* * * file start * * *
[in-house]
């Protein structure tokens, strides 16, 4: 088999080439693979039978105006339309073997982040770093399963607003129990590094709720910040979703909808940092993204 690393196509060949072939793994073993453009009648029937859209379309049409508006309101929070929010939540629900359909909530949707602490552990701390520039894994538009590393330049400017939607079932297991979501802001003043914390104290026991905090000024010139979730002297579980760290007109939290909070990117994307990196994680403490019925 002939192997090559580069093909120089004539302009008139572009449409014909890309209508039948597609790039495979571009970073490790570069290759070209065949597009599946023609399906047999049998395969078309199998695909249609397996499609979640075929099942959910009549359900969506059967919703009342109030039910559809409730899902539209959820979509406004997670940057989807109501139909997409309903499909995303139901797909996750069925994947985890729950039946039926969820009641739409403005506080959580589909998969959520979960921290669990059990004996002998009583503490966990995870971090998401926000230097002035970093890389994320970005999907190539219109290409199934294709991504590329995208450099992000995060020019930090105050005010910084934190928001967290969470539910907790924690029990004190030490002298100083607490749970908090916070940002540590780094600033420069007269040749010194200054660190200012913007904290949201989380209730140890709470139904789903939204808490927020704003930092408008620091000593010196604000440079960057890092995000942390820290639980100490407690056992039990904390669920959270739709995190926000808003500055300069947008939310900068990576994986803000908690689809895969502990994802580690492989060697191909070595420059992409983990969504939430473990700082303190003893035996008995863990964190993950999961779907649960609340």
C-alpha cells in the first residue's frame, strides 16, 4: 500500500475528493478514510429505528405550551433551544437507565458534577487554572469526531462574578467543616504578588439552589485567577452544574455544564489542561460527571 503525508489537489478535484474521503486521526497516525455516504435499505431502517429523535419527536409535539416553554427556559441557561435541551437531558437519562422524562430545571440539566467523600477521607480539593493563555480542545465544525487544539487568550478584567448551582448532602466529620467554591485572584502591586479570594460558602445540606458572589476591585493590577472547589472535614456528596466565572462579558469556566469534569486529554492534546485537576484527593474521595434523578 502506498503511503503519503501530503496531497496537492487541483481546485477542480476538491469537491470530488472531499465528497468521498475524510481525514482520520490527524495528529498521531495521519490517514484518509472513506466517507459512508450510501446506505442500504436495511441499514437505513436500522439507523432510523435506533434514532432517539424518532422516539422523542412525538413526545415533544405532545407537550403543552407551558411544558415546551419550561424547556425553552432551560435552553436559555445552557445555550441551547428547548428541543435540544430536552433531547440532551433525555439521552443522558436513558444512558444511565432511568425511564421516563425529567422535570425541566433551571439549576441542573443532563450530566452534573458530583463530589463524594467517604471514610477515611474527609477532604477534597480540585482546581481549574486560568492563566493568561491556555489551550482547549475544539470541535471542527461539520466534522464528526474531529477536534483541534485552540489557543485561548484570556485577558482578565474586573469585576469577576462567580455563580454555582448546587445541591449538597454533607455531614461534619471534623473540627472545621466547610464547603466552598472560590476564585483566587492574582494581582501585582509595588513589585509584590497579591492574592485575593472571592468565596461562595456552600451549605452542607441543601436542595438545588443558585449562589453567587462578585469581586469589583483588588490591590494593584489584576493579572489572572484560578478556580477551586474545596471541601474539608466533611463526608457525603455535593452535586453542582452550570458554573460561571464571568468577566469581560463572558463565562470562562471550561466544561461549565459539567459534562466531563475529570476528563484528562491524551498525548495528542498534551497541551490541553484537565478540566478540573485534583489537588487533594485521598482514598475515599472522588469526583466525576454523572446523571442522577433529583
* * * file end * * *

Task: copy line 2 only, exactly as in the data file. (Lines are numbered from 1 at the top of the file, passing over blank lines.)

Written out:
């Protein structure tokens, strides 16, 4: 088999080439693979039978105006339309073997982040770093399963607003129990590094709720910040979703909808940092993204 690393196509060949072939793994073993453009009648029937859209379309049409508006309101929070929010939540629900359909909530949707602490552990701390520039894994538009590393330049400017939607079932297991979501802001003043914390104290026991905090000024010139979730002297579980760290007109939290909070990117994307990196994680403490019925 002939192997090559580069093909120089004539302009008139572009449409014909890309209508039948597609790039495979571009970073490790570069290759070209065949597009599946023609399906047999049998395969078309199998695909249609397996499609979640075929099942959910009549359900969506059967919703009342109030039910559809409730899902539209959820979509406004997670940057989807109501139909997409309903499909995303139901797909996750069925994947985890729950039946039926969820009641739409403005506080959580589909998969959520979960921290669990059990004996002998009583503490966990995870971090998401926000230097002035970093890389994320970005999907190539219109290409199934294709991504590329995208450099992000995060020019930090105050005010910084934190928001967290969470539910907790924690029990004190030490002298100083607490749970908090916070940002540590780094600033420069007269040749010194200054660190200012913007904290949201989380209730140890709470139904789903939204808490927020704003930092408008620091000593010196604000440079960057890092995000942390820290639980100490407690056992039990904390669920959270739709995190926000808003500055300069947008939310900068990576994986803000908690689809895969502990994802580690492989060697191909070595420059992409983990969504939430473990700082303190003893035996008995863990964190993950999961779907649960609340």